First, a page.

Thomas R. Hudd

Last updated
Thomas R. Hudd
Member of the U.S.HouseofRepresentatives
from Wisconsin's 5th district
In office
March 8, 1886 March 3, 1889
Preceded by Joseph Rankin
Succeeded by George H. Brickner
Personal details
Born(1835-10-01)October 1, 1835
Buffalo, New York
Died June 22, 1896(1896-06-22) (aged 60)
Green Bay, Wisconsin
Political party Democratic

Thomas Richard Hudd (October 1, 1835 – June 22, 1896) was an American lawyer from Wisconsin who represented that state for two terms in the United States House of Representatives, as well as serving in both houses of that state's legislature and holding other public offices.

United States federal republic in North America

The United States of America (USA), commonly known as the United States or America, is a country composed of 50 states, a federal district, five major self-governing territories, and various possessions. At 3.8 million square miles, the United States is the world's third or fourth largest country by total area and is slightly smaller than the entire continent of Europe's 3.9 million square miles. With a population of over 327 million people, the U.S. is the third most populous country. The capital is Washington, D.C., and the largest city by population is New York City. Forty-eight states and the capital's federal district are contiguous in North America between Canada and Mexico. The State of Alaska is in the northwest corner of North America, bordered by Canada to the east and across the Bering Strait from Russia to the west. The State of Hawaii is an archipelago in the mid-Pacific Ocean. The U.S. territories are scattered about the Pacific Ocean and the Caribbean Sea, stretching across nine official time zones. The extremely diverse geography, climate, and wildlife of the United States make it one of the world's 17 megadiverse countries.

Wisconsin A north-central state of the United States of America

Wisconsin is a U.S. state located in the north-central United States, in the Midwest and Great Lakes regions. It is bordered by Minnesota to the west, Iowa to the southwest, Illinois to the south, Lake Michigan to the east, Michigan to the northeast, and Lake Superior to the north. Wisconsin is the 23rd largest state by total area and the 20th most populous. The state capital is Madison, and its largest city is Milwaukee, which is located on the western shore of Lake Michigan. The state is divided into 72 counties.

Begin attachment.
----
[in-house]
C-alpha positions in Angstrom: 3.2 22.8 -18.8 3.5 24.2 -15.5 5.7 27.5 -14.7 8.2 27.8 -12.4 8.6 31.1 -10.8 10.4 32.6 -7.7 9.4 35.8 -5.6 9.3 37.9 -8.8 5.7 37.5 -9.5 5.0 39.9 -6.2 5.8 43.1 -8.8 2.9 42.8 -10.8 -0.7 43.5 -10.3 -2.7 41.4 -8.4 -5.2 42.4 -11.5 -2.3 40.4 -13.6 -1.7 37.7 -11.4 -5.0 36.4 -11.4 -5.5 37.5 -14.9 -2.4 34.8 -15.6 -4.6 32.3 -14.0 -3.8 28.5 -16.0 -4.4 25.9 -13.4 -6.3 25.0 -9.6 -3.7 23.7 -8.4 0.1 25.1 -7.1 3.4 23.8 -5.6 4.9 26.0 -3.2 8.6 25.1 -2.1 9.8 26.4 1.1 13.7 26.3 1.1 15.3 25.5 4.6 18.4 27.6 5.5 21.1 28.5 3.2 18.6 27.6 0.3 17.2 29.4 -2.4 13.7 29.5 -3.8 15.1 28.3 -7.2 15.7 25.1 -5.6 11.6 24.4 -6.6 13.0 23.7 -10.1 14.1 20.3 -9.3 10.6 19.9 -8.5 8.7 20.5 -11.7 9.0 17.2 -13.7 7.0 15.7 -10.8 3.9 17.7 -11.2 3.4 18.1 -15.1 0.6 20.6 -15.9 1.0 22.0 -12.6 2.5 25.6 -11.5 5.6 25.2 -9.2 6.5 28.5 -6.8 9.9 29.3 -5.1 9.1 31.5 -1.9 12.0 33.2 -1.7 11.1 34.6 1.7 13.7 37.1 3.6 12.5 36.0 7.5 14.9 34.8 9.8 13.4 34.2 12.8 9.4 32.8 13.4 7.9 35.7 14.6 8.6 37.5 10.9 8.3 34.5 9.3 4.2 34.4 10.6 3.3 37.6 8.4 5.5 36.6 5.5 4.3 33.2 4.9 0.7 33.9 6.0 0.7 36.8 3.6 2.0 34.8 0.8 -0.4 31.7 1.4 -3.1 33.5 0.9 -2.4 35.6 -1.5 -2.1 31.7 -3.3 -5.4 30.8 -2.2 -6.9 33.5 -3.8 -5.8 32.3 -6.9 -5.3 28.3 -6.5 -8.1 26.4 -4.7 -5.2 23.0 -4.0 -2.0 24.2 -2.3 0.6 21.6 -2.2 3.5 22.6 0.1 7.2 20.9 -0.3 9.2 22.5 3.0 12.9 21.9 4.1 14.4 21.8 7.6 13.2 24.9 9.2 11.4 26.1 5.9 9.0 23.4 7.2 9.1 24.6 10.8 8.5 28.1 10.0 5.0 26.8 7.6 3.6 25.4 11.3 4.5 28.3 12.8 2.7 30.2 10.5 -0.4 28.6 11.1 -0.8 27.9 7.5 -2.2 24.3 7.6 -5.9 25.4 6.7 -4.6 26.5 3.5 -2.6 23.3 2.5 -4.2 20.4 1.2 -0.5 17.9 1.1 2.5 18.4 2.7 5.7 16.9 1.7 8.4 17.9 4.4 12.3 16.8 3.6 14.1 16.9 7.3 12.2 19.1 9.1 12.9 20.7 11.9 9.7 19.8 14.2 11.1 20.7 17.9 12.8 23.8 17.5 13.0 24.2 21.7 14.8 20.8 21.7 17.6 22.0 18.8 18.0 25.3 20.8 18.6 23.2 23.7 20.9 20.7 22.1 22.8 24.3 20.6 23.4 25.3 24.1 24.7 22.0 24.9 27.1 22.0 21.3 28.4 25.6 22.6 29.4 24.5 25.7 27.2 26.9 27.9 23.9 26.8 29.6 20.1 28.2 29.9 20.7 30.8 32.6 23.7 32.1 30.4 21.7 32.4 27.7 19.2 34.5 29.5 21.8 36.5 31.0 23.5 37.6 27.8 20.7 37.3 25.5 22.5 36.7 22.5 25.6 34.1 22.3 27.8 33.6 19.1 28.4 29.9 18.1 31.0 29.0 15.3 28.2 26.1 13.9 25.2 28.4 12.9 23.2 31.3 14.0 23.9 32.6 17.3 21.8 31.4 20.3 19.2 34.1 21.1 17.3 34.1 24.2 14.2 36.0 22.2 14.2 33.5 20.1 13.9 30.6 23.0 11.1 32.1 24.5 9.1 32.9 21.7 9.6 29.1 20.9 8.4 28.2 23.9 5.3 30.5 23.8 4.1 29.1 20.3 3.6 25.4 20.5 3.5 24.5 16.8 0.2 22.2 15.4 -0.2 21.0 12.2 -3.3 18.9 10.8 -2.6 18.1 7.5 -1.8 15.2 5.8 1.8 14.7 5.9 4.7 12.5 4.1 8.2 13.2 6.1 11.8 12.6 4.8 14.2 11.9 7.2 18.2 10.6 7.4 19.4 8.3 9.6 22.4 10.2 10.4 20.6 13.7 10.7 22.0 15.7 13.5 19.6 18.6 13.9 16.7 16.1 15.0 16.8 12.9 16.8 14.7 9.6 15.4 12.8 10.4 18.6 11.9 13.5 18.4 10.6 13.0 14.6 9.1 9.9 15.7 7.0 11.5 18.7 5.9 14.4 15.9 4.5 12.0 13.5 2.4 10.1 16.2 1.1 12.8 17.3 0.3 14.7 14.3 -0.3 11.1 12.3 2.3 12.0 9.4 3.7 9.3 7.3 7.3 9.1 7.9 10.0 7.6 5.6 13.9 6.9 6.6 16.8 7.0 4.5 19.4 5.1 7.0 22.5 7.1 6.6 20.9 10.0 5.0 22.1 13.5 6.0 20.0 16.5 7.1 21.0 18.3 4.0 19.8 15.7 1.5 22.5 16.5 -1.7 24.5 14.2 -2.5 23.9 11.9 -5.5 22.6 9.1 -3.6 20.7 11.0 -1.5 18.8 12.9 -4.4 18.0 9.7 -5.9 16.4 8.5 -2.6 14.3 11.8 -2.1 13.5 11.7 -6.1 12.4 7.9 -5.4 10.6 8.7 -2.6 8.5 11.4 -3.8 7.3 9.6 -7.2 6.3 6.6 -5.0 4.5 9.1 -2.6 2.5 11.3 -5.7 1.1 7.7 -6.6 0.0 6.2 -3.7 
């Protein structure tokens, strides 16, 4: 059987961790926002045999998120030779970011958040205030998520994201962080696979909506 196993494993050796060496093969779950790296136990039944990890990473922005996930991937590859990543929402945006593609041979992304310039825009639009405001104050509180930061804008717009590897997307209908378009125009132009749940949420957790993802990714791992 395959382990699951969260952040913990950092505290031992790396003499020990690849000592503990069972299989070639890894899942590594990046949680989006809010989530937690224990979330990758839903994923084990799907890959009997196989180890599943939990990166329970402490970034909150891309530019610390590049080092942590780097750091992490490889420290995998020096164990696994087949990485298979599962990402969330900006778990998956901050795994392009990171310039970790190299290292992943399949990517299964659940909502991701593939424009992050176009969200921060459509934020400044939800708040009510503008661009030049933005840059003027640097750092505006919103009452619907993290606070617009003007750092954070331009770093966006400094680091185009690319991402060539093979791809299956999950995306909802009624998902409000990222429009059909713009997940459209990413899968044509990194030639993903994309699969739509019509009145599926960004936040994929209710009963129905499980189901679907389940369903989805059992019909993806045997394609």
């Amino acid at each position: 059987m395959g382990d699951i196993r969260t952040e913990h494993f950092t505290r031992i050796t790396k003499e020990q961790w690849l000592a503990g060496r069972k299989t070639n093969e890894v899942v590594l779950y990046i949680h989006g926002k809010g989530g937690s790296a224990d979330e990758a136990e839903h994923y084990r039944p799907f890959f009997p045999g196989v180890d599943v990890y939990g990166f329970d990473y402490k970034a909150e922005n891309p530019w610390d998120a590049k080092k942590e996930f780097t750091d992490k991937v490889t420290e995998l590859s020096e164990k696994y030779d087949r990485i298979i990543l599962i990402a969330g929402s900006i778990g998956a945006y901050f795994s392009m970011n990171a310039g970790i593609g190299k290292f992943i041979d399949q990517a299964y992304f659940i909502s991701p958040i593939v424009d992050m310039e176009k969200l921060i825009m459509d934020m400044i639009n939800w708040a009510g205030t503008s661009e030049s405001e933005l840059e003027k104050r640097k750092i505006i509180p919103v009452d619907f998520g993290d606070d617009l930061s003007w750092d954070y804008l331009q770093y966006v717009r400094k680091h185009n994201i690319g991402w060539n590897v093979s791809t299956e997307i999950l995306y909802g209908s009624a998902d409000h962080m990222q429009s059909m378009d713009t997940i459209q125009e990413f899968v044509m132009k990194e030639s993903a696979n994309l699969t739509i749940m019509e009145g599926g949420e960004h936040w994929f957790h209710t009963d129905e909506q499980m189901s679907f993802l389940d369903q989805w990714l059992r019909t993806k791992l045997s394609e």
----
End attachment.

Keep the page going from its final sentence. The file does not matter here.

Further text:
United States House of Representatives lower house of the United States Congress

The United States House of Representatives is the lower chamber of the United States Congress, the Senate being the upper chamber. Together they comprise the legislature of the United States.

Contents

Background

Hudd was born in Buffalo, New York on October 1, 1835 [1] [2] [3] to immigrants from England: his father Richard Hudd was a painter and decorator from Lacock, and his mother Mary née Harrison was from Barby. [3] After the drowning death of his father in 1841, [3] Hudd moved with his mother to Chicago, Illinois, [1] in 1842 and to Appleton, Wisconsin, in 1853. He attended the common schools and Lawrence University in Appleton. He worked as a "printer boy" in the office of the Appleton Crescent , [1] studied law, was admitted to the bar in 1856, and went into practice in Appleton. [1]

Buffalo, New York City in Western New York

Buffalo is the second largest city in the U.S. state of New York and the largest city in Western New York. As of July 2016, the population was 256,902. The city is the county seat of Erie County and a major gateway for commerce and travel across the Canada–United States border, forming part of the bi-national Buffalo Niagara Region.